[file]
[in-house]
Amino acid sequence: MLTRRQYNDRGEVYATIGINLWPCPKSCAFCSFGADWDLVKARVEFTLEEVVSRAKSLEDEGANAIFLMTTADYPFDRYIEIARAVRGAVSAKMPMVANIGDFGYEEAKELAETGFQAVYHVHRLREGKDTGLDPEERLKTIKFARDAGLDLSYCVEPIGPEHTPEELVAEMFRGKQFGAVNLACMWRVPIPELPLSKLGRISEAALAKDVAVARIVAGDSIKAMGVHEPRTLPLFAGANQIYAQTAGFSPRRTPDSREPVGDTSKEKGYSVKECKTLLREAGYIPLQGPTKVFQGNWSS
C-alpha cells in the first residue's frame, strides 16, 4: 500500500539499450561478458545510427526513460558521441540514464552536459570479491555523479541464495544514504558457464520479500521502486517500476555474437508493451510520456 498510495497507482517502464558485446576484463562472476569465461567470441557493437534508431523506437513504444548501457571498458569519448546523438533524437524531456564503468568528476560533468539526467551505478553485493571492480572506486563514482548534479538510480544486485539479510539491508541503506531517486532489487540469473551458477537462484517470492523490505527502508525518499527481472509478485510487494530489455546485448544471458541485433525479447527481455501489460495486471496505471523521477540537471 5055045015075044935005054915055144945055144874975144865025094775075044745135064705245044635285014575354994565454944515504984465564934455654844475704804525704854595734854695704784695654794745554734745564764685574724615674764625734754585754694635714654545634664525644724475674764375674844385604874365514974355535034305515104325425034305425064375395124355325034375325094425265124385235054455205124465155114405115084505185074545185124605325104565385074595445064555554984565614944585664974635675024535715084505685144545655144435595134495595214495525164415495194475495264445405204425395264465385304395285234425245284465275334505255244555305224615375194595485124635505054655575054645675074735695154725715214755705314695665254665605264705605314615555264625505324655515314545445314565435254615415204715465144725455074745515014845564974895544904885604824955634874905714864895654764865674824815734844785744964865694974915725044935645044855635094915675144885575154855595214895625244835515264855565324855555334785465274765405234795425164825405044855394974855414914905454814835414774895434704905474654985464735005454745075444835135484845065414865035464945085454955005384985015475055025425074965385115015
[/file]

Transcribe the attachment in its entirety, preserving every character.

[in-house]
Amino acid sequence: MLTRRQYNDRGEVYATIGINLWPCPKSCAFCSFGADWDLVKARVEFTLEEVVSRAKSLEDEGANAIFLMTTADYPFDRYIEIARAVRGAVSAKMPMVANIGDFGYEEAKELAETGFQAVYHVHRLREGKDTGLDPEERLKTIKFARDAGLDLSYCVEPIGPEHTPEELVAEMFRGKQFGAVNLACMWRVPIPELPLSKLGRISEAALAKDVAVARIVAGDSIKAMGVHEPRTLPLFAGANQIYAQTAGFSPRRTPDSREPVGDTSKEKGYSVKECKTLLREAGYIPLQGPTKVFQGNWSS
C-alpha cells in the first residue's frame, strides 16, 4: 500500500539499450561478458545510427526513460558521441540514464552536459570479491555523479541464495544514504558457464520479500521502486517500476555474437508493451510520456 498510495497507482517502464558485446576484463562472476569465461567470441557493437534508431523506437513504444548501457571498458569519448546523438533524437524531456564503468568528476560533468539526467551505478553485493571492480572506486563514482548534479538510480544486485539479510539491508541503506531517486532489487540469473551458477537462484517470492523490505527502508525518499527481472509478485510487494530489455546485448544471458541485433525479447527481455501489460495486471496505471523521477540537471 5055045015075044935005054915055144945055144874975144865025094775075044745135064705245044635285014575354994565454944515504984465564934455654844475704804525704854595734854695704784695654794745554734745564764685574724615674764625734754585754694635714654545634664525644724475674764375674844385604874365514974355535034305515104325425034305425064375395124355325034375325094425265124385235054455205124465155114405115084505185074545185124605325104565385074595445064555554984565614944585664974635675024535715084505685144545655144435595134495595214495525164415495194475495264445405204425395264465385304395285234425245284465275334505255244555305224615375194595485124635505054655575054645675074735695154725715214755705314695665254665605264705605314615555264625505324655515314545445314565435254615415204715465144725455074745515014845564974895544904885604824955634874905714864895654764865674824815734844785744964865694974915725044935645044855635094915675144885575154855595214895625244835515264855565324855555334785465274765405234795425164825405044855394974855414914905454814835414774895434704905474654985464735005454745075444835135484845065414865035464945085454955005384985015475055025425074965385115015